There's a Nature article that describes the experiment and the results, http://www.nature.com/nature/journal/v473/n7348/full/nature10104.html, but that's behind a paywall. The experiment is described in some detail in "Prospects for the measurement of the electron electric dipole moment using YbF", http://arxiv.org/abs/1103.1566 (I've only scanned the latter, but it looks to be quite informative).
From the Nature article, "In an atom or molecule with an unpaired valence electron, the interaction of the electron EDM [Electric Dipole Moment] with an applied electric field results in an energy difference between two states that differ only in their spin orientation. This energy difference is proportional to $d_e$ and changes sign when the direction of the field is reversed. A sensitive method of measuring this energy difference is to align the spin perpendicular to the field and measure its precession rate, which is proportional to the energy difference. An alternative description of the method is in terms of an interferometer. There is quantum interference between the two spin states, and the EDM appears as an interferometer phase shift that changes sign when the electric field is reversed."
An electron is not either a sphere or not-a-sphere, but we can introduce more or fewer internal degrees of freedom into the quantum fields that are used to describe experiments results that we attribute to the electron field. Introducing different degrees of freedom has consequences for the geometrical configurations of recorded experimental results. The Nature article is explicit in saying that this is intended to distinguish between different speculative quantum field theories, "many extensions to the standard model naturally predict much larger values of $d_e$ that should be detectable". This is an experimentalists' article, however, so they link to a theory paper on the subject (which I cannot access directly). If these fields give better descriptions than the standard model of particle physics, we expect to see different, less geometrically symmetrical statistics of events.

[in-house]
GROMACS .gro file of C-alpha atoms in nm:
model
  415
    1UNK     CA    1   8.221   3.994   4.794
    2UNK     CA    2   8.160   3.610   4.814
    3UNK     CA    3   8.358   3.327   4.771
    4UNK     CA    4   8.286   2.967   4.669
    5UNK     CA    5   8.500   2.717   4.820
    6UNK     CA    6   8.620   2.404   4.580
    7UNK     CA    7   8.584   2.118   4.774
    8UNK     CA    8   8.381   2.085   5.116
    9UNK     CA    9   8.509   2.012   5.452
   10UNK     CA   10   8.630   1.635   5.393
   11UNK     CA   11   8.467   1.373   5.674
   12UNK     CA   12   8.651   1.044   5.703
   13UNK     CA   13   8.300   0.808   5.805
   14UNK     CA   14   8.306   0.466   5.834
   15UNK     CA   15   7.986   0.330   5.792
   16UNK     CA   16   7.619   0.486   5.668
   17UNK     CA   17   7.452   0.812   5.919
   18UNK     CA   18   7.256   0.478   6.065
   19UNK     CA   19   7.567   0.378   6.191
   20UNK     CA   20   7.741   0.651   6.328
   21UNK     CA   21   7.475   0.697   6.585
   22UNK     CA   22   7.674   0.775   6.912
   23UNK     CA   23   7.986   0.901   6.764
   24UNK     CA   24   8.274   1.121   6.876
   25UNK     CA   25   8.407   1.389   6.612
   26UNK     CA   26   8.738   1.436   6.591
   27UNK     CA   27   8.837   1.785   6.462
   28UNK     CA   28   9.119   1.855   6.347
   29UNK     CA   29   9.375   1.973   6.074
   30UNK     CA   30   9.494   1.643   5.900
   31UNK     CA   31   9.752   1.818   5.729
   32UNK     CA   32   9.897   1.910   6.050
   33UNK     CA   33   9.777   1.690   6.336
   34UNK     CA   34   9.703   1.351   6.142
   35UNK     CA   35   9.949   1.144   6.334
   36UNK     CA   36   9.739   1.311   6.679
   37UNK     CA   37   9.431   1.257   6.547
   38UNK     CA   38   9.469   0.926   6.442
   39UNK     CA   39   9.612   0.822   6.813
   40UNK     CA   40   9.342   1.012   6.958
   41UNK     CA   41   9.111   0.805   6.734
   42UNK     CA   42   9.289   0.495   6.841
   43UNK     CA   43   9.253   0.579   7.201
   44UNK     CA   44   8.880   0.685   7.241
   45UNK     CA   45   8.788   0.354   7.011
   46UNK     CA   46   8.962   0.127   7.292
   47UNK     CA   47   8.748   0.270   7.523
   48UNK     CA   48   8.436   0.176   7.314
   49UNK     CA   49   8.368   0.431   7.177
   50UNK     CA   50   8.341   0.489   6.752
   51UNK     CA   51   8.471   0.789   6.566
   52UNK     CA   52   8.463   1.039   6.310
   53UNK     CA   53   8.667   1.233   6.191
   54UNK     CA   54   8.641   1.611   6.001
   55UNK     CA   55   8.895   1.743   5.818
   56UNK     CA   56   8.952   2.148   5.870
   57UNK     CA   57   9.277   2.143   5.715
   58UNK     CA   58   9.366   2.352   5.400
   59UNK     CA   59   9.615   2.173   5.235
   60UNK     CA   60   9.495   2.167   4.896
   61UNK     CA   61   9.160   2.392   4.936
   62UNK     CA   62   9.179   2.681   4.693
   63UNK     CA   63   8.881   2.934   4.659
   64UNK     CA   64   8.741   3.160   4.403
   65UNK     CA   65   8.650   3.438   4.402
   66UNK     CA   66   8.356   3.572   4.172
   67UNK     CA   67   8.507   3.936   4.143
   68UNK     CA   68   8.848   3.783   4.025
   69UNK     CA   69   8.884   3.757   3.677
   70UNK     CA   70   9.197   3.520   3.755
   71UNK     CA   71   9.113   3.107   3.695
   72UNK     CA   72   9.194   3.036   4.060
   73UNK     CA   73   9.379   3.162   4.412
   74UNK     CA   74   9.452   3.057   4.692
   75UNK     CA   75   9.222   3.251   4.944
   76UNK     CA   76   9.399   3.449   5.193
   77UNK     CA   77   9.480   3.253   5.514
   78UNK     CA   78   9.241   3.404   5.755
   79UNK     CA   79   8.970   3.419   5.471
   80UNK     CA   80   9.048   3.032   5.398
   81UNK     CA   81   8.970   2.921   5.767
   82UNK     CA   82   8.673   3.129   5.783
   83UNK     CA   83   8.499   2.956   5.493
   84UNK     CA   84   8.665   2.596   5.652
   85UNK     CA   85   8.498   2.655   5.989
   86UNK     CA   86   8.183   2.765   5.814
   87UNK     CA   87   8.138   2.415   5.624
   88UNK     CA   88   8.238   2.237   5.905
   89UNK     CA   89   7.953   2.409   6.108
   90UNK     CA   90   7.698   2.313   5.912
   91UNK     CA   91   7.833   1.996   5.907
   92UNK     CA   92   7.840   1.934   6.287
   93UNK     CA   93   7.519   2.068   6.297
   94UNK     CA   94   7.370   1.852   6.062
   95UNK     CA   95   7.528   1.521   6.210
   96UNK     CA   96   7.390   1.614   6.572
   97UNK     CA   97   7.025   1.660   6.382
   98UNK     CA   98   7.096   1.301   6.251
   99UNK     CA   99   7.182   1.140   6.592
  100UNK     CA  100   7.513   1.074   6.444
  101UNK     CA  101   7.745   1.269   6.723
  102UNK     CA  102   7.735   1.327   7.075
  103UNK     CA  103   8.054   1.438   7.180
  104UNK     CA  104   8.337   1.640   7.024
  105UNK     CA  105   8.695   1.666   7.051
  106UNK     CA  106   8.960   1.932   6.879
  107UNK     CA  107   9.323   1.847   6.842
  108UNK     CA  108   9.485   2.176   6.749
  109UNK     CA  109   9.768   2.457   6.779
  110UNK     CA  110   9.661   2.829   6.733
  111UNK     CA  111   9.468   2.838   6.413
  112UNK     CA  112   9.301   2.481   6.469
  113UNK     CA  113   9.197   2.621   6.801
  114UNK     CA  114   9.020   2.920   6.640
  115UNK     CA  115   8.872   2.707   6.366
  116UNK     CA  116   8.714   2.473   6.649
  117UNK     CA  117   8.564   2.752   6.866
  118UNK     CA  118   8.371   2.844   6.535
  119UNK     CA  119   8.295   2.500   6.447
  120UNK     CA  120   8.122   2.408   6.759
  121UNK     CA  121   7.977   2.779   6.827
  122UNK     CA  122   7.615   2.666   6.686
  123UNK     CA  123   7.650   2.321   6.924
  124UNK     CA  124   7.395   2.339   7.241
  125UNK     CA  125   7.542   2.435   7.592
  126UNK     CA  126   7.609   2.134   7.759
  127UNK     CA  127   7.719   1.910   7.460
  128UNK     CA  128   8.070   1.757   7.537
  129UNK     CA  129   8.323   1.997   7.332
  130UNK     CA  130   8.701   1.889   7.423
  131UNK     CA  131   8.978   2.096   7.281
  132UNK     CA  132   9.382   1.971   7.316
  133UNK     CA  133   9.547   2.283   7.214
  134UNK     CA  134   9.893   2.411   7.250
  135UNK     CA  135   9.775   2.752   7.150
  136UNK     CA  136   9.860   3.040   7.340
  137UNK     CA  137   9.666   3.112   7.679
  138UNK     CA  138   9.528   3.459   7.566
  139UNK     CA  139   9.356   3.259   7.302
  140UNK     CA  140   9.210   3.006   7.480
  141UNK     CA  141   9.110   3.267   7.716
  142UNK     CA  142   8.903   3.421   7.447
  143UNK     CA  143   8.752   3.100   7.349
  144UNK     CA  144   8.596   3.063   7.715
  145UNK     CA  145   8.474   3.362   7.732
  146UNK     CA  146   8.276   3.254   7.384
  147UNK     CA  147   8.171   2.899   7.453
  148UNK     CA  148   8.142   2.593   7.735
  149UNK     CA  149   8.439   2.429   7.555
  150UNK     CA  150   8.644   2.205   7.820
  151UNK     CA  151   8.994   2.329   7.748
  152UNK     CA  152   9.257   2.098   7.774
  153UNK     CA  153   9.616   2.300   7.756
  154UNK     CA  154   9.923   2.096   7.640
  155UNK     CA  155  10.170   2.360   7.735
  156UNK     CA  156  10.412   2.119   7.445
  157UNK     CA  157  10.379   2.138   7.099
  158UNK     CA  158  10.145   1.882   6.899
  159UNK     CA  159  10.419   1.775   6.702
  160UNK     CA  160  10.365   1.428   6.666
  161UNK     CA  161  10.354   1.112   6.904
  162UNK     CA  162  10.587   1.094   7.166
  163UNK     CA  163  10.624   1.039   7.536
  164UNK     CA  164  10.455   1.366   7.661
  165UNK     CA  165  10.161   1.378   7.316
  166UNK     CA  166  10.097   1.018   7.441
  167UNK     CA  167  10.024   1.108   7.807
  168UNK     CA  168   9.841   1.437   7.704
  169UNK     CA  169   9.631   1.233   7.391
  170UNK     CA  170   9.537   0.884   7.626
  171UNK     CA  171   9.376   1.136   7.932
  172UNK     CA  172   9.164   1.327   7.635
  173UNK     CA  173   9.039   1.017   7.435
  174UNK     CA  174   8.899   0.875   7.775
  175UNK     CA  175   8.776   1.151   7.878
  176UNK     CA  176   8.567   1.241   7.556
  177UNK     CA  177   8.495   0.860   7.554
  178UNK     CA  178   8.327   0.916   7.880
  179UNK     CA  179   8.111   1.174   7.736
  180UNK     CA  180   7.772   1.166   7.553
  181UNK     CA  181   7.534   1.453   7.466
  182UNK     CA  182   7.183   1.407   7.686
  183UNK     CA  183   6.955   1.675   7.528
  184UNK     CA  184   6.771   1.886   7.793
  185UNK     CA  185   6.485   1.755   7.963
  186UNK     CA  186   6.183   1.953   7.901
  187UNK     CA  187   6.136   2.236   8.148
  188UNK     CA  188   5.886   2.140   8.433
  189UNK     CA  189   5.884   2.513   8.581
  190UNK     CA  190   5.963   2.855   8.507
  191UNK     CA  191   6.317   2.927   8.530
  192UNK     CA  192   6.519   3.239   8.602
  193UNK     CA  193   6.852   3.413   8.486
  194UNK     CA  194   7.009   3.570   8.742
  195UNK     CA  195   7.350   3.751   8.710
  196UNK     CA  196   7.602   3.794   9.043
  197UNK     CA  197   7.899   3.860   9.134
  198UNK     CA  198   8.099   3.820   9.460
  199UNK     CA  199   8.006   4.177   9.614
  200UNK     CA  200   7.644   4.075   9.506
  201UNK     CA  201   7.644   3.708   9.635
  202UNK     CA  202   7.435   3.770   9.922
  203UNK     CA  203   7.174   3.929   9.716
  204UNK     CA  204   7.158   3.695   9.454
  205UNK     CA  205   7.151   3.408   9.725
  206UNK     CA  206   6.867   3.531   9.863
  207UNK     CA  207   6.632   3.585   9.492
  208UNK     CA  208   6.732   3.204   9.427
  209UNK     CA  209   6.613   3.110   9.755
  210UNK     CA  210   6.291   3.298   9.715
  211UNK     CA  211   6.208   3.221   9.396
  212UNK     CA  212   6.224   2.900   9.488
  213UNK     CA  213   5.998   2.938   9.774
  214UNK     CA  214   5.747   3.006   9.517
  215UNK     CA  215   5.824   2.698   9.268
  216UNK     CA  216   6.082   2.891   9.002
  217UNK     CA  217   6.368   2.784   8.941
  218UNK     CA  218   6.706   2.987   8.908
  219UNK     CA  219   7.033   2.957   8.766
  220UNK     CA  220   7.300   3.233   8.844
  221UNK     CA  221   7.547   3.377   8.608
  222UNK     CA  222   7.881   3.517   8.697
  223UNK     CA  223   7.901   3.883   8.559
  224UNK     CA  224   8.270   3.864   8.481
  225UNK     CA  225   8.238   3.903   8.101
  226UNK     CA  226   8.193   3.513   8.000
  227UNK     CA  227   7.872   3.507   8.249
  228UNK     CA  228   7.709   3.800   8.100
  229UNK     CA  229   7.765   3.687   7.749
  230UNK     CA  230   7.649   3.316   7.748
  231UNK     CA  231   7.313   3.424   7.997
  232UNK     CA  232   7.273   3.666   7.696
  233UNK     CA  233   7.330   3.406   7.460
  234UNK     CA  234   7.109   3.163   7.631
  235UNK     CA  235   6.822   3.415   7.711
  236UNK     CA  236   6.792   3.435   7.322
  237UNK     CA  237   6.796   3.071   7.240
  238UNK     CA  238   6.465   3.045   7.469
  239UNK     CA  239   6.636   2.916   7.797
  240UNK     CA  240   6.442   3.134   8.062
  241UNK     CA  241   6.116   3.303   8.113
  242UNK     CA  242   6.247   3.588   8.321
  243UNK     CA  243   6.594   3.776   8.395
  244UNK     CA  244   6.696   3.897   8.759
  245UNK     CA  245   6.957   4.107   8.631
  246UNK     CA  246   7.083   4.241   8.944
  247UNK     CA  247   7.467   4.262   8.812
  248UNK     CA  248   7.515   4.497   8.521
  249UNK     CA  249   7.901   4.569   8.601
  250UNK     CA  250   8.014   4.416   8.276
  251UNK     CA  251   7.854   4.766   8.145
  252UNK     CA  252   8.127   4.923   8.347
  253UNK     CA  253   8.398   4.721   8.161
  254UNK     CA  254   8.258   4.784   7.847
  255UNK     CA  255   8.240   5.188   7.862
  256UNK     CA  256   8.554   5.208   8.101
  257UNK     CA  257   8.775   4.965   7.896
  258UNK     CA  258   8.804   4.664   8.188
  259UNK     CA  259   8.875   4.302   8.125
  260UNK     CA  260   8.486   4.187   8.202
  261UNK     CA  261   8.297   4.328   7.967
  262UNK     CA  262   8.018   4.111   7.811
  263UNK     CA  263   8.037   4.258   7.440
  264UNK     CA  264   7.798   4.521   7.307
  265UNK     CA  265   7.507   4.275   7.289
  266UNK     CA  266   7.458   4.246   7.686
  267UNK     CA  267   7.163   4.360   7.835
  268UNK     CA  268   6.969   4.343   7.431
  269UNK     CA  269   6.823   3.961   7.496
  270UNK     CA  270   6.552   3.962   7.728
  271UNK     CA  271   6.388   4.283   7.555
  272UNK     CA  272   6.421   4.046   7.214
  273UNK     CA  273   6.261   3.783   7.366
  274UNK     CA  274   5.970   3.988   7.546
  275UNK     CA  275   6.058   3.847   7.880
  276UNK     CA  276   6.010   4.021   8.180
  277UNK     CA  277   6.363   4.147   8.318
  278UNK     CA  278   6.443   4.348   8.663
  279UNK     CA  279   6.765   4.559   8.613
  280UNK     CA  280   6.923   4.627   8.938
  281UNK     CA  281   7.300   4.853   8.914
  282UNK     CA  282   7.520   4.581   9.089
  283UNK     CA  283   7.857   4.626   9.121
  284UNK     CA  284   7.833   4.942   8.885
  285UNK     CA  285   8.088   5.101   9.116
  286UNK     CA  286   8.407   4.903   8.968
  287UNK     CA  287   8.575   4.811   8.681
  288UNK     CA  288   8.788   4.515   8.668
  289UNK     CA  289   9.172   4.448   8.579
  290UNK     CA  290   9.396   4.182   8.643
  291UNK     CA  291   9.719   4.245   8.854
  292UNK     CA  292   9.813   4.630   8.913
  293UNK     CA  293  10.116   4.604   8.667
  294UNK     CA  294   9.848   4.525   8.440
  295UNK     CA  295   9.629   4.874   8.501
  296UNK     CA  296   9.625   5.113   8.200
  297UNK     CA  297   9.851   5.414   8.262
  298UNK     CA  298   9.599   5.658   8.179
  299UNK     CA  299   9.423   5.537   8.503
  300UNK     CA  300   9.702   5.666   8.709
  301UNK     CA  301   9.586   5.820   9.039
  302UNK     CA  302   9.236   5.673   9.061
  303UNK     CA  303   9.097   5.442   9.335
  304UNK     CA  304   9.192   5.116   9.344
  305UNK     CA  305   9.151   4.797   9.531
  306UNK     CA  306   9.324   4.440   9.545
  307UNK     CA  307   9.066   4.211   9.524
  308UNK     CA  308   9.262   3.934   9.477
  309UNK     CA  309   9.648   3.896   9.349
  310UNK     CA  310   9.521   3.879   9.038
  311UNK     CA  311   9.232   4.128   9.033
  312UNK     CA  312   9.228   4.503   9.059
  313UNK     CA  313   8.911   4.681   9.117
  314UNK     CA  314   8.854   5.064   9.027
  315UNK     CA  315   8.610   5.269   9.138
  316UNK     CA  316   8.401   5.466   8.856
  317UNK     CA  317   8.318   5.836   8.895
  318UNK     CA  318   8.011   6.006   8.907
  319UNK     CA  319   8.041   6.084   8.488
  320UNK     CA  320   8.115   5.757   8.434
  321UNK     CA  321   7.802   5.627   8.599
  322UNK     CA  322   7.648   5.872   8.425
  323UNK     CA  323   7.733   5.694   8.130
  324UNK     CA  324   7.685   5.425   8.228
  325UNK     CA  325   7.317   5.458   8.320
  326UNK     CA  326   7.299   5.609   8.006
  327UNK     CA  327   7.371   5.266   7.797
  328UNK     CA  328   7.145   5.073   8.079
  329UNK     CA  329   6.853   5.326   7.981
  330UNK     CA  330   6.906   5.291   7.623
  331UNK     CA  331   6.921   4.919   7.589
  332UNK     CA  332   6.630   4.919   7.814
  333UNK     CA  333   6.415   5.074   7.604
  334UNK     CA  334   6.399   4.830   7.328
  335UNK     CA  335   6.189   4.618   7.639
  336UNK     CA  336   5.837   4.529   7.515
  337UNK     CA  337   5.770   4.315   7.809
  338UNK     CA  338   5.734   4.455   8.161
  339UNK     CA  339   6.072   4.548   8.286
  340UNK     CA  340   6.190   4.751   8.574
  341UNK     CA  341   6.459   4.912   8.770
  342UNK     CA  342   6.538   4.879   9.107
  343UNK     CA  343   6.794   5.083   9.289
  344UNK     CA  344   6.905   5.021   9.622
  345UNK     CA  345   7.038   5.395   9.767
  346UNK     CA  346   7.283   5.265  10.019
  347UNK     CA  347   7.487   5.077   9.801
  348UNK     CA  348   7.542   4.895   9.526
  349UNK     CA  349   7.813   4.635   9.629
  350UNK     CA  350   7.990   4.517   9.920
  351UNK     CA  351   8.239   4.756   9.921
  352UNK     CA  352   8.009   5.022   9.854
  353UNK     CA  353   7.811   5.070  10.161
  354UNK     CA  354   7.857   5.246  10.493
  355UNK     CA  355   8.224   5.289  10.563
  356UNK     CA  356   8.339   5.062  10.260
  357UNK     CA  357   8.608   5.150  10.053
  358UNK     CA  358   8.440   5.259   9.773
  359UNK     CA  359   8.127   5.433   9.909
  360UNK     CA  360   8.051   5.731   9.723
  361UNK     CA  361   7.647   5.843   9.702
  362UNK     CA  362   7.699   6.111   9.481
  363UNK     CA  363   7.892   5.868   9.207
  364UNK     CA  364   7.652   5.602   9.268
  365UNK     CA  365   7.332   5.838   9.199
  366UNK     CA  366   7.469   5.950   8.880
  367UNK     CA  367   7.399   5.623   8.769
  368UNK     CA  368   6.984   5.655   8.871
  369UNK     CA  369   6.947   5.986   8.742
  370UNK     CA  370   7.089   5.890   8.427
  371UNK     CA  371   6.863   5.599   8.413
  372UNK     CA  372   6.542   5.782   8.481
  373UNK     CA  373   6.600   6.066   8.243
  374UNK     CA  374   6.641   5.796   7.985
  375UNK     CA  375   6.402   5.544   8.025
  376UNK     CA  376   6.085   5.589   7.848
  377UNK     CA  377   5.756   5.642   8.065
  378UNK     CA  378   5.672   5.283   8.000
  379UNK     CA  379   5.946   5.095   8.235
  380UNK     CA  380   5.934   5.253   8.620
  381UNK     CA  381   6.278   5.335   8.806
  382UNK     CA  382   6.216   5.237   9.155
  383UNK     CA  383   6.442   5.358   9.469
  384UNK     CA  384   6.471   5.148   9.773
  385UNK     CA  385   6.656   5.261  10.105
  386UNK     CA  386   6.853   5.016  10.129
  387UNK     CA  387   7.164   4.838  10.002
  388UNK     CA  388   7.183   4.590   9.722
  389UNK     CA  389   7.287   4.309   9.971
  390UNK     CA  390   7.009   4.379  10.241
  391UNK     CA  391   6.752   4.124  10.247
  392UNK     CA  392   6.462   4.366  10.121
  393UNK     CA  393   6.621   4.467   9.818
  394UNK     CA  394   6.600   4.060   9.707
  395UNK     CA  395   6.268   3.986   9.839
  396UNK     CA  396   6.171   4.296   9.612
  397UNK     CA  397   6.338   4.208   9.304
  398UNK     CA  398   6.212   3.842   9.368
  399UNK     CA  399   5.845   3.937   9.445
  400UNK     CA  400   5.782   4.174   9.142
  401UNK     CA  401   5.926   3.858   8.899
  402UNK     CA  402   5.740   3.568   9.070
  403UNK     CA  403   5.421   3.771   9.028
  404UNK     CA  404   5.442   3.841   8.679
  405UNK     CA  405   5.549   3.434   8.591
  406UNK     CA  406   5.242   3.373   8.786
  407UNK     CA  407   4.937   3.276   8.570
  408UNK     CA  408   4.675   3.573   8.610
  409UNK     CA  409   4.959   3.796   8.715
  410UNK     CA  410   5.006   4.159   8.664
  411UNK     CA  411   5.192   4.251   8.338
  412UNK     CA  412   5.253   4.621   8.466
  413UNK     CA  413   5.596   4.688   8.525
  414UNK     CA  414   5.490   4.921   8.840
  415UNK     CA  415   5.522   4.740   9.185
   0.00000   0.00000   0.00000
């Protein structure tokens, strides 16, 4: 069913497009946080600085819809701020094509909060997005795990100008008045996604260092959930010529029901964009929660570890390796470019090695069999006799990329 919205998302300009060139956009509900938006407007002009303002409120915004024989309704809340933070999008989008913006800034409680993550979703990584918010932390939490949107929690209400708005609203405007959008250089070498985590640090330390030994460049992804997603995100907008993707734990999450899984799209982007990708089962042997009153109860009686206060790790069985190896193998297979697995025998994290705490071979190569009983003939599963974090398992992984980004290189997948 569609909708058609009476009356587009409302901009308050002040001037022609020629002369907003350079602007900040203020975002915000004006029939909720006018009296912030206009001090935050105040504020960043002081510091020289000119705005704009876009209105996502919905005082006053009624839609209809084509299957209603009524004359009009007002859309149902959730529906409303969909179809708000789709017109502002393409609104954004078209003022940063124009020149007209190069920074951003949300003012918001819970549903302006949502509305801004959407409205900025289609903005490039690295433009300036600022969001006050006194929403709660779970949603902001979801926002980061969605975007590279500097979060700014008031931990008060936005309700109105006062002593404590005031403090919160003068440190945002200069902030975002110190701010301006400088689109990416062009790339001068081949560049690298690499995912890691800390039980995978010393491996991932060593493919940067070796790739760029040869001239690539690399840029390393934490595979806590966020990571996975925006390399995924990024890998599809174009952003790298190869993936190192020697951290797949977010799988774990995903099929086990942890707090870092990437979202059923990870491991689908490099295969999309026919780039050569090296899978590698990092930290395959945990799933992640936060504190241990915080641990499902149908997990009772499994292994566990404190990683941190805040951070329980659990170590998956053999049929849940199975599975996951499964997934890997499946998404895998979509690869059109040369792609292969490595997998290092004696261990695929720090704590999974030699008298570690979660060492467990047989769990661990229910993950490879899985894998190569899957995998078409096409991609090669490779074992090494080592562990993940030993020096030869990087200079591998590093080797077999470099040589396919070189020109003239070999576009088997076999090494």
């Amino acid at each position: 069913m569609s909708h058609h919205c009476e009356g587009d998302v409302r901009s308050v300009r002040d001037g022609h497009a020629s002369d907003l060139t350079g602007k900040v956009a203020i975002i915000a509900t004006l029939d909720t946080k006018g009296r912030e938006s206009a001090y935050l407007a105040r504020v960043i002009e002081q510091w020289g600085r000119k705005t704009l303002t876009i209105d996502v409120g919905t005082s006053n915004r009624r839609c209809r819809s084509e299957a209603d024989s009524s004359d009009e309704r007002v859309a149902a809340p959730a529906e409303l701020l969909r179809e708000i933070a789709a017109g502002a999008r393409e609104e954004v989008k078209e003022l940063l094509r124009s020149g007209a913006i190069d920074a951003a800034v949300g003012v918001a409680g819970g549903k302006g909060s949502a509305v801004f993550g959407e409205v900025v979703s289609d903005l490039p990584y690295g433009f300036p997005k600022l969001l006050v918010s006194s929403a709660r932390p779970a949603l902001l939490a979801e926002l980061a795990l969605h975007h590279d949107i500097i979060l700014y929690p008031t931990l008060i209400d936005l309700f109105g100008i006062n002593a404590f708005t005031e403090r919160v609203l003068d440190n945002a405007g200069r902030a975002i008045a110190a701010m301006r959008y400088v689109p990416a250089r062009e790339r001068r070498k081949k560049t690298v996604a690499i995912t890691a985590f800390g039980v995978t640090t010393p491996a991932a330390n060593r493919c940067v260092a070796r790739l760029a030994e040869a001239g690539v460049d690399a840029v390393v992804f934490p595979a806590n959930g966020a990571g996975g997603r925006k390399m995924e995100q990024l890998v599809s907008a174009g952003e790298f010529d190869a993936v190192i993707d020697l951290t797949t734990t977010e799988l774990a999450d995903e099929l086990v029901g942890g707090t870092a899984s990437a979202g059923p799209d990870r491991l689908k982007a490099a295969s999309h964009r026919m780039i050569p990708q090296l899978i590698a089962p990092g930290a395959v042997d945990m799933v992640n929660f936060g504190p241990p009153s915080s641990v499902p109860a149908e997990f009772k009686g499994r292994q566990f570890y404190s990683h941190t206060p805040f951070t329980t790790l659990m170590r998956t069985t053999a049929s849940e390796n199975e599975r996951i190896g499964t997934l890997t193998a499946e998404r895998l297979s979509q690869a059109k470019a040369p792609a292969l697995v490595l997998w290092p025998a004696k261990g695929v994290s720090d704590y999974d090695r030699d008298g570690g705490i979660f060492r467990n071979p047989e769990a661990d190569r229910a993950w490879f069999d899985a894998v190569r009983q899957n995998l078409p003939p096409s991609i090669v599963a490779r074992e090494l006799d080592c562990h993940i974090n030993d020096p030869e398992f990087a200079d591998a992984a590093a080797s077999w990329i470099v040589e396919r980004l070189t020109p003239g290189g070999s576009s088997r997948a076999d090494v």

Many of the problems of reference here can be avoided if we talk about electron fields instead of about electrons. An "electron field" is less likely to be misrepresented as spherical or not spherical, but it can be associated with (representation spaces of) space-time symmetry groups (which describe in a systematic way how something deviates from being symmetrical). Care is needed because a quantum field is a more elaborate mathematical object than a classical field, but we can loosely think of a quantum field as a way to generate probabilities that the configuration of a classical field is one thing or another at any single time, while the details of quantum measurement are such that we can't talk about such probabilities at multiple times.